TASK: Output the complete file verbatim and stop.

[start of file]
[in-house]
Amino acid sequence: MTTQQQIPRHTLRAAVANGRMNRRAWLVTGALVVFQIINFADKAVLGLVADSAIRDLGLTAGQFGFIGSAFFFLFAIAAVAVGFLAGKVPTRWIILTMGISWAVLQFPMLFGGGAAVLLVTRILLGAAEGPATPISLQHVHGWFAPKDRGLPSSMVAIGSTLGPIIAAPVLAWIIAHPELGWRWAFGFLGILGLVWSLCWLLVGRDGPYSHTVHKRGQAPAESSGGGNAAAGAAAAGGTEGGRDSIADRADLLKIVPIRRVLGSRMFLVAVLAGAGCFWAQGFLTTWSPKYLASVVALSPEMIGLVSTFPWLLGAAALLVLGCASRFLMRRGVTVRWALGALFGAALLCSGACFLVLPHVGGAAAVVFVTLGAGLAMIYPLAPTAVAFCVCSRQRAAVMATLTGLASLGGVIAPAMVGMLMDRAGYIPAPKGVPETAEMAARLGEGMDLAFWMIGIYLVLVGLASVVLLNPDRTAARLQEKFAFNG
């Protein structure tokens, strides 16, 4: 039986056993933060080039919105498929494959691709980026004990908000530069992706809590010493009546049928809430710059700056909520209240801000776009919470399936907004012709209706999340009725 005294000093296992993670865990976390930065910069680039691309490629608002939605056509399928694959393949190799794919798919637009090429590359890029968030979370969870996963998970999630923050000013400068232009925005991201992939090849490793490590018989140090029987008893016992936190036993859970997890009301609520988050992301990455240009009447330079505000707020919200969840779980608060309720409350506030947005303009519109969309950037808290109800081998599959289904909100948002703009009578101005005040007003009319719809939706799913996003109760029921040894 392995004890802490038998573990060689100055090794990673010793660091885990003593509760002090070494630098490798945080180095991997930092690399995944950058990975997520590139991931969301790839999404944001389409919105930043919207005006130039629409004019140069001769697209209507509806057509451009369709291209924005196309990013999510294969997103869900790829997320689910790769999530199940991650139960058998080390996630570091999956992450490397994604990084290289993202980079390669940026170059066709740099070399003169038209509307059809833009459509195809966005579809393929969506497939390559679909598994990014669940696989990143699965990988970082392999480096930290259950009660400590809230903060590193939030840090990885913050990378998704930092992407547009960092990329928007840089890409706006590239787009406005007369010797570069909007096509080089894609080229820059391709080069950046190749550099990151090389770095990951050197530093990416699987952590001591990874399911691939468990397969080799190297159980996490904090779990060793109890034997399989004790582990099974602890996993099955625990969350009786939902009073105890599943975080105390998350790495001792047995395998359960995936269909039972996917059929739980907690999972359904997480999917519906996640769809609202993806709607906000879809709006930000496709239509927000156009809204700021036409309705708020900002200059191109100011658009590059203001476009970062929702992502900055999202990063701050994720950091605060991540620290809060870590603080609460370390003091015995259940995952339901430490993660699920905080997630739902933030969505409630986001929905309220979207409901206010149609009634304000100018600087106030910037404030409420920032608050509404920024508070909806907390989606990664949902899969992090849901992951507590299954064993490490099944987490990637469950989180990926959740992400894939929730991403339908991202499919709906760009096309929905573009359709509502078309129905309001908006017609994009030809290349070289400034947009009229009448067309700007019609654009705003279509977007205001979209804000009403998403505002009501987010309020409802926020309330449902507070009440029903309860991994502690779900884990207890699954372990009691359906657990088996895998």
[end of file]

[in-house]
Amino acid sequence: MTTQQQIPRHTLRAAVANGRMNRRAWLVTGALVVFQIINFADKAVLGLVADSAIRDLGLTAGQFGFIGSAFFFLFAIAAVAVGFLAGKVPTRWIILTMGISWAVLQFPMLFGGGAAVLLVTRILLGAAEGPATPISLQHVHGWFAPKDRGLPSSMVAIGSTLGPIIAAPVLAWIIAHPELGWRWAFGFLGILGLVWSLCWLLVGRDGPYSHTVHKRGQAPAESSGGGNAAAGAAAAGGTEGGRDSIADRADLLKIVPIRRVLGSRMFLVAVLAGAGCFWAQGFLTTWSPKYLASVVALSPEMIGLVSTFPWLLGAAALLVLGCASRFLMRRGVTVRWALGALFGAALLCSGACFLVLPHVGGAAAVVFVTLGAGLAMIYPLAPTAVAFCVCSRQRAAVMATLTGLASLGGVIAPAMVGMLMDRAGYIPAPKGVPETAEMAARLGEGMDLAFWMIGIYLVLVGLASVVLLNPDRTAARLQEKFAFNG
């Protein structure tokens, strides 16, 4: 039986056993933060080039919105498929494959691709980026004990908000530069992706809590010493009546049928809430710059700056909520209240801000776009919470399936907004012709209706999340009725 005294000093296992993670865990976390930065910069680039691309490629608002939605056509399928694959393949190799794919798919637009090429590359890029968030979370969870996963998970999630923050000013400068232009925005991201992939090849490793490590018989140090029987008893016992936190036993859970997890009301609520988050992301990455240009009447330079505000707020919200969840779980608060309720409350506030947005303009519109969309950037808290109800081998599959289904909100948002703009009578101005005040007003009319719809939706799913996003109760029921040894 392995004890802490038998573990060689100055090794990673010793660091885990003593509760002090070494630098490798945080180095991997930092690399995944950058990975997520590139991931969301790839999404944001389409919105930043919207005006130039629409004019140069001769697209209507509806057509451009369709291209924005196309990013999510294969997103869900790829997320689910790769999530199940991650139960058998080390996630570091999956992450490397994604990084290289993202980079390669940026170059066709740099070399003169038209509307059809833009459509195809966005579809393929969506497939390559679909598994990014669940696989990143699965990988970082392999480096930290259950009660400590809230903060590193939030840090990885913050990378998704930092992407547009960092990329928007840089890409706006590239787009406005007369010797570069909007096509080089894609080229820059391709080069950046190749550099990151090389770095990951050197530093990416699987952590001591990874399911691939468990397969080799190297159980996490904090779990060793109890034997399989004790582990099974602890996993099955625990969350009786939902009073105890599943975080105390998350790495001792047995395998359960995936269909039972996917059929739980907690999972359904997480999917519906996640769809609202993806709607906000879809709006930000496709239509927000156009809204700021036409309705708020900002200059191109100011658009590059203001476009970062929702992502900055999202990063701050994720950091605060991540620290809060870590603080609460370390003091015995259940995952339901430490993660699920905080997630739902933030969505409630986001929905309220979207409901206010149609009634304000100018600087106030910037404030409420920032608050509404920024508070909806907390989606990664949902899969992090849901992951507590299954064993490490099944987490990637469950989180990926959740992400894939929730991403339908991202499919709906760009096309929905573009359709509502078309129905309001908006017609994009030809290349070289400034947009009229009448067309700007019609654009705003279509977007205001979209804000009403998403505002009501987010309020409802926020309330449902507070009440029903309860991994502690779900884990207890699954372990009691359906657990088996895998």